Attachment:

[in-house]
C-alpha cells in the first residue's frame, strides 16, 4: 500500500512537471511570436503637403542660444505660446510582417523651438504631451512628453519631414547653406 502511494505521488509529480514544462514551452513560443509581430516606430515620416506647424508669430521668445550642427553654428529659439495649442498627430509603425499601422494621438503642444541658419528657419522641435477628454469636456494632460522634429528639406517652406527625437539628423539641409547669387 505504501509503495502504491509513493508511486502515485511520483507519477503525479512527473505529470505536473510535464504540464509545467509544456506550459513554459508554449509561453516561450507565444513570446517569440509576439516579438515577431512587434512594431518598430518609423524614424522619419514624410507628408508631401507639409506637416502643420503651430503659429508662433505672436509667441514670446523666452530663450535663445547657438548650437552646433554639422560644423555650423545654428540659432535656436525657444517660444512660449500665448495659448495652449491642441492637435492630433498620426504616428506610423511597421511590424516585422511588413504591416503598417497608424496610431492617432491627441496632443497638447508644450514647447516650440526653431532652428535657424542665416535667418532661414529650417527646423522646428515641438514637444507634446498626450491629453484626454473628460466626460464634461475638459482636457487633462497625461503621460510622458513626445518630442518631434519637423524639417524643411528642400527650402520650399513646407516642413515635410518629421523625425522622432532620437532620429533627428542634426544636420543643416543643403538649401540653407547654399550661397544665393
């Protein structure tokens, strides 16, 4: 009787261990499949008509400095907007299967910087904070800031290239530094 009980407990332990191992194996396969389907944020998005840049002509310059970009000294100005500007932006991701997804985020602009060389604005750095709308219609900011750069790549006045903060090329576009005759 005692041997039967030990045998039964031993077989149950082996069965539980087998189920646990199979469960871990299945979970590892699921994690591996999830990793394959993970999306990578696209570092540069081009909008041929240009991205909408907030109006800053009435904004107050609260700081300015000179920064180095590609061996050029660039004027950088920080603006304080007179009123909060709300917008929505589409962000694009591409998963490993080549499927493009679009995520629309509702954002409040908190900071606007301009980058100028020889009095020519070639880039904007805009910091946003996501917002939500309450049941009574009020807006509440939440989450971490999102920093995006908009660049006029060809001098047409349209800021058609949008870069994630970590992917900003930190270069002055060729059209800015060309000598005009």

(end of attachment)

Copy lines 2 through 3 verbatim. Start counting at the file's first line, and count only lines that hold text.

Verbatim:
C-alpha cells in the first residue's frame, strides 16, 4: 500500500512537471511570436503637403542660444505660446510582417523651438504631451512628453519631414547653406 502511494505521488509529480514544462514551452513560443509581430516606430515620416506647424508669430521668445550642427553654428529659439495649442498627430509603425499601422494621438503642444541658419528657419522641435477628454469636456494632460522634429528639406517652406527625437539628423539641409547669387 505504501509503495502504491509513493508511486502515485511520483507519477503525479512527473505529470505536473510535464504540464509545467509544456506550459513554459508554449509561453516561450507565444513570446517569440509576439516579438515577431512587434512594431518598430518609423524614424522619419514624410507628408508631401507639409506637416502643420503651430503659429508662433505672436509667441514670446523666452530663450535663445547657438548650437552646433554639422560644423555650423545654428540659432535656436525657444517660444512660449500665448495659448495652449491642441492637435492630433498620426504616428506610423511597421511590424516585422511588413504591416503598417497608424496610431492617432491627441496632443497638447508644450514647447516650440526653431532652428535657424542665416535667418532661414529650417527646423522646428515641438514637444507634446498626450491629453484626454473628460466626460464634461475638459482636457487633462497625461503621460510622458513626445518630442518631434519637423524639417524643411528642400527650402520650399513646407516642413515635410518629421523625425522622432532620437532620429533627428542634426544636420543643416543643403538649401540653407547654399550661397544665393
């Protein structure tokens, strides 16, 4: 009787261990499949008509400095907007299967910087904070800031290239530094 009980407990332990191992194996396969389907944020998005840049002509310059970009000294100005500007932006991701997804985020602009060389604005750095709308219609900011750069790549006045903060090329576009005759 005692041997039967030990045998039964031993077989149950082996069965539980087998189920646990199979469960871990299945979970590892699921994690591996999830990793394959993970999306990578696209570092540069081009909008041929240009991205909408907030109006800053009435904004107050609260700081300015000179920064180095590609061996050029660039004027950088920080603006304080007179009123909060709300917008929505589409962000694009591409998963490993080549499927493009679009995520629309509702954002409040908190900071606007301009980058100028020889009095020519070639880039904007805009910091946003996501917002939500309450049941009574009020807006509440939440989450971490999102920093995006908009660049006029060809001098047409349209800021058609949008870069994630970590992917900003930190270069002055060729059209800015060309000598005009």